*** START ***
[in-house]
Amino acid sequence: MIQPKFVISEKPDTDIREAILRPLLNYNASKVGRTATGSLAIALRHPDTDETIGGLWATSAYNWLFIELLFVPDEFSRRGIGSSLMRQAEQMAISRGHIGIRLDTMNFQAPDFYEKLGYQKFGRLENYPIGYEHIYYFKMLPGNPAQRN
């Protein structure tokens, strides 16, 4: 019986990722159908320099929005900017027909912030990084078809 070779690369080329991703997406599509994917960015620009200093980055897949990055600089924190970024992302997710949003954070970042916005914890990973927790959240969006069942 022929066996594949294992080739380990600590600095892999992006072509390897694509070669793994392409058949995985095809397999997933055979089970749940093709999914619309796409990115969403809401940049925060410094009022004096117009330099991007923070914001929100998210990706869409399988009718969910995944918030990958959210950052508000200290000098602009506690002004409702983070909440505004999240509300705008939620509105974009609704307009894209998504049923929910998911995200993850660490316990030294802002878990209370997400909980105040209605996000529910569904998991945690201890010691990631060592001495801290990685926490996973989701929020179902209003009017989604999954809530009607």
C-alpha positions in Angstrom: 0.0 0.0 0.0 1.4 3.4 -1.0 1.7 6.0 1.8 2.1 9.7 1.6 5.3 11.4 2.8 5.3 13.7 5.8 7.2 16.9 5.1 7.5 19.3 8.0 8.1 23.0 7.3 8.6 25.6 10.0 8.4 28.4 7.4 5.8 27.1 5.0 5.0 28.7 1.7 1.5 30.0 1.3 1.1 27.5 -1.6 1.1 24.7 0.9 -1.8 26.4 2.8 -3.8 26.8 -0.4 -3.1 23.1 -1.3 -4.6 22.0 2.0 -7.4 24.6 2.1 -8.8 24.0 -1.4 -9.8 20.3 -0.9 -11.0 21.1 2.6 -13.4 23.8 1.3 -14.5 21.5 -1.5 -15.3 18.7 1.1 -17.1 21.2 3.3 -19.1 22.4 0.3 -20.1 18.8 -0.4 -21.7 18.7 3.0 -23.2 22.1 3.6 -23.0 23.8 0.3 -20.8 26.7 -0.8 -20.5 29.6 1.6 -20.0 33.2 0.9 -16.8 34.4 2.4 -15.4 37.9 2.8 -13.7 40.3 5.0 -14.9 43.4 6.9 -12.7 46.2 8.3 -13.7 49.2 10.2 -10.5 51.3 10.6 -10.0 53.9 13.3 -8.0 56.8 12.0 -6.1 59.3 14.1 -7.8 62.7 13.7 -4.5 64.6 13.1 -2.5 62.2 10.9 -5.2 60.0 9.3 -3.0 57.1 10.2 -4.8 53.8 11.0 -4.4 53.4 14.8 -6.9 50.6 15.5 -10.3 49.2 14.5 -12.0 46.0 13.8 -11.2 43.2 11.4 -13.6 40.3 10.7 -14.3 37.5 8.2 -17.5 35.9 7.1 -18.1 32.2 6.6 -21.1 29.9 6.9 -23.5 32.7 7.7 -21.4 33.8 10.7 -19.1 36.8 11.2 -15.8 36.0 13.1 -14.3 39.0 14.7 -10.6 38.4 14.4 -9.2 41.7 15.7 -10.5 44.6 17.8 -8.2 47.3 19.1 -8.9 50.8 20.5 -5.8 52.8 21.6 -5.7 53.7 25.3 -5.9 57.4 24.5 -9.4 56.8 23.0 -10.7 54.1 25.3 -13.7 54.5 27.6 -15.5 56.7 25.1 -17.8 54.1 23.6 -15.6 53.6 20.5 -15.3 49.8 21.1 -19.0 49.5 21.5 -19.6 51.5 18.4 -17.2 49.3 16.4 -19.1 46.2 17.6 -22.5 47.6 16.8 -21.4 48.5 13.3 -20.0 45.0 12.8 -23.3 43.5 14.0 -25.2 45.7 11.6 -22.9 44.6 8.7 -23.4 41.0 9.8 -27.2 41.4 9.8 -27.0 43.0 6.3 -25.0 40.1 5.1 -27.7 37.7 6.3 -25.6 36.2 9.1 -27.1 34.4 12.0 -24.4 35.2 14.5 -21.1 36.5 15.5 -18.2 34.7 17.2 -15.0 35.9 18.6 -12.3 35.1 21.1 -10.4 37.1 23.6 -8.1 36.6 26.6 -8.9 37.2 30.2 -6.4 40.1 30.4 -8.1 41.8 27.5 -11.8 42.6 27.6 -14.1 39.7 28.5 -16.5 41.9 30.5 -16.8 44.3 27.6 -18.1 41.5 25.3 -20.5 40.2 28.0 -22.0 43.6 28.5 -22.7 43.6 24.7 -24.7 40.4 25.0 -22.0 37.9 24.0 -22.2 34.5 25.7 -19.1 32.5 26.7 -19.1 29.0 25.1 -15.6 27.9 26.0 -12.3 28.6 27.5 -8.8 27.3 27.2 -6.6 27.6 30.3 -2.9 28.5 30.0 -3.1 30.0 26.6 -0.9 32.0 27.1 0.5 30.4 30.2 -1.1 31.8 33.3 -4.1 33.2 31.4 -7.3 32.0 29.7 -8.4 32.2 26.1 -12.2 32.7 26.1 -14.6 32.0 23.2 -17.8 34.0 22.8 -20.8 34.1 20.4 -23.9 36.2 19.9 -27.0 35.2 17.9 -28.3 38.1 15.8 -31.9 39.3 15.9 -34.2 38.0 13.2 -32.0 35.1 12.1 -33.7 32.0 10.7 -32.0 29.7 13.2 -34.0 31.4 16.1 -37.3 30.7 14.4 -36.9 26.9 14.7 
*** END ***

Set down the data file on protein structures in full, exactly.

[in-house]
Amino acid sequence: MIQPKFVISEKPDTDIREAILRPLLNYNASKVGRTATGSLAIALRHPDTDETIGGLWATSAYNWLFIELLFVPDEFSRRGIGSSLMRQAEQMAISRGHIGIRLDTMNFQAPDFYEKLGYQKFGRLENYPIGYEHIYYFKMLPGNPAQRN
């Protein structure tokens, strides 16, 4: 019986990722159908320099929005900017027909912030990084078809 070779690369080329991703997406599509994917960015620009200093980055897949990055600089924190970024992302997710949003954070970042916005914890990973927790959240969006069942 022929066996594949294992080739380990600590600095892999992006072509390897694509070669793994392409058949995985095809397999997933055979089970749940093709999914619309796409990115969403809401940049925060410094009022004096117009330099991007923070914001929100998210990706869409399988009718969910995944918030990958959210950052508000200290000098602009506690002004409702983070909440505004999240509300705008939620509105974009609704307009894209998504049923929910998911995200993850660490316990030294802002878990209370997400909980105040209605996000529910569904998991945690201890010691990631060592001495801290990685926490996973989701929020179902209003009017989604999954809530009607």
C-alpha positions in Angstrom: 0.0 0.0 0.0 1.4 3.4 -1.0 1.7 6.0 1.8 2.1 9.7 1.6 5.3 11.4 2.8 5.3 13.7 5.8 7.2 16.9 5.1 7.5 19.3 8.0 8.1 23.0 7.3 8.6 25.6 10.0 8.4 28.4 7.4 5.8 27.1 5.0 5.0 28.7 1.7 1.5 30.0 1.3 1.1 27.5 -1.6 1.1 24.7 0.9 -1.8 26.4 2.8 -3.8 26.8 -0.4 -3.1 23.1 -1.3 -4.6 22.0 2.0 -7.4 24.6 2.1 -8.8 24.0 -1.4 -9.8 20.3 -0.9 -11.0 21.1 2.6 -13.4 23.8 1.3 -14.5 21.5 -1.5 -15.3 18.7 1.1 -17.1 21.2 3.3 -19.1 22.4 0.3 -20.1 18.8 -0.4 -21.7 18.7 3.0 -23.2 22.1 3.6 -23.0 23.8 0.3 -20.8 26.7 -0.8 -20.5 29.6 1.6 -20.0 33.2 0.9 -16.8 34.4 2.4 -15.4 37.9 2.8 -13.7 40.3 5.0 -14.9 43.4 6.9 -12.7 46.2 8.3 -13.7 49.2 10.2 -10.5 51.3 10.6 -10.0 53.9 13.3 -8.0 56.8 12.0 -6.1 59.3 14.1 -7.8 62.7 13.7 -4.5 64.6 13.1 -2.5 62.2 10.9 -5.2 60.0 9.3 -3.0 57.1 10.2 -4.8 53.8 11.0 -4.4 53.4 14.8 -6.9 50.6 15.5 -10.3 49.2 14.5 -12.0 46.0 13.8 -11.2 43.2 11.4 -13.6 40.3 10.7 -14.3 37.5 8.2 -17.5 35.9 7.1 -18.1 32.2 6.6 -21.1 29.9 6.9 -23.5 32.7 7.7 -21.4 33.8 10.7 -19.1 36.8 11.2 -15.8 36.0 13.1 -14.3 39.0 14.7 -10.6 38.4 14.4 -9.2 41.7 15.7 -10.5 44.6 17.8 -8.2 47.3 19.1 -8.9 50.8 20.5 -5.8 52.8 21.6 -5.7 53.7 25.3 -5.9 57.4 24.5 -9.4 56.8 23.0 -10.7 54.1 25.3 -13.7 54.5 27.6 -15.5 56.7 25.1 -17.8 54.1 23.6 -15.6 53.6 20.5 -15.3 49.8 21.1 -19.0 49.5 21.5 -19.6 51.5 18.4 -17.2 49.3 16.4 -19.1 46.2 17.6 -22.5 47.6 16.8 -21.4 48.5 13.3 -20.0 45.0 12.8 -23.3 43.5 14.0 -25.2 45.7 11.6 -22.9 44.6 8.7 -23.4 41.0 9.8 -27.2 41.4 9.8 -27.0 43.0 6.3 -25.0 40.1 5.1 -27.7 37.7 6.3 -25.6 36.2 9.1 -27.1 34.4 12.0 -24.4 35.2 14.5 -21.1 36.5 15.5 -18.2 34.7 17.2 -15.0 35.9 18.6 -12.3 35.1 21.1 -10.4 37.1 23.6 -8.1 36.6 26.6 -8.9 37.2 30.2 -6.4 40.1 30.4 -8.1 41.8 27.5 -11.8 42.6 27.6 -14.1 39.7 28.5 -16.5 41.9 30.5 -16.8 44.3 27.6 -18.1 41.5 25.3 -20.5 40.2 28.0 -22.0 43.6 28.5 -22.7 43.6 24.7 -24.7 40.4 25.0 -22.0 37.9 24.0 -22.2 34.5 25.7 -19.1 32.5 26.7 -19.1 29.0 25.1 -15.6 27.9 26.0 -12.3 28.6 27.5 -8.8 27.3 27.2 -6.6 27.6 30.3 -2.9 28.5 30.0 -3.1 30.0 26.6 -0.9 32.0 27.1 0.5 30.4 30.2 -1.1 31.8 33.3 -4.1 33.2 31.4 -7.3 32.0 29.7 -8.4 32.2 26.1 -12.2 32.7 26.1 -14.6 32.0 23.2 -17.8 34.0 22.8 -20.8 34.1 20.4 -23.9 36.2 19.9 -27.0 35.2 17.9 -28.3 38.1 15.8 -31.9 39.3 15.9 -34.2 38.0 13.2 -32.0 35.1 12.1 -33.7 32.0 10.7 -32.0 29.7 13.2 -34.0 31.4 16.1 -37.3 30.7 14.4 -36.9 26.9 14.7 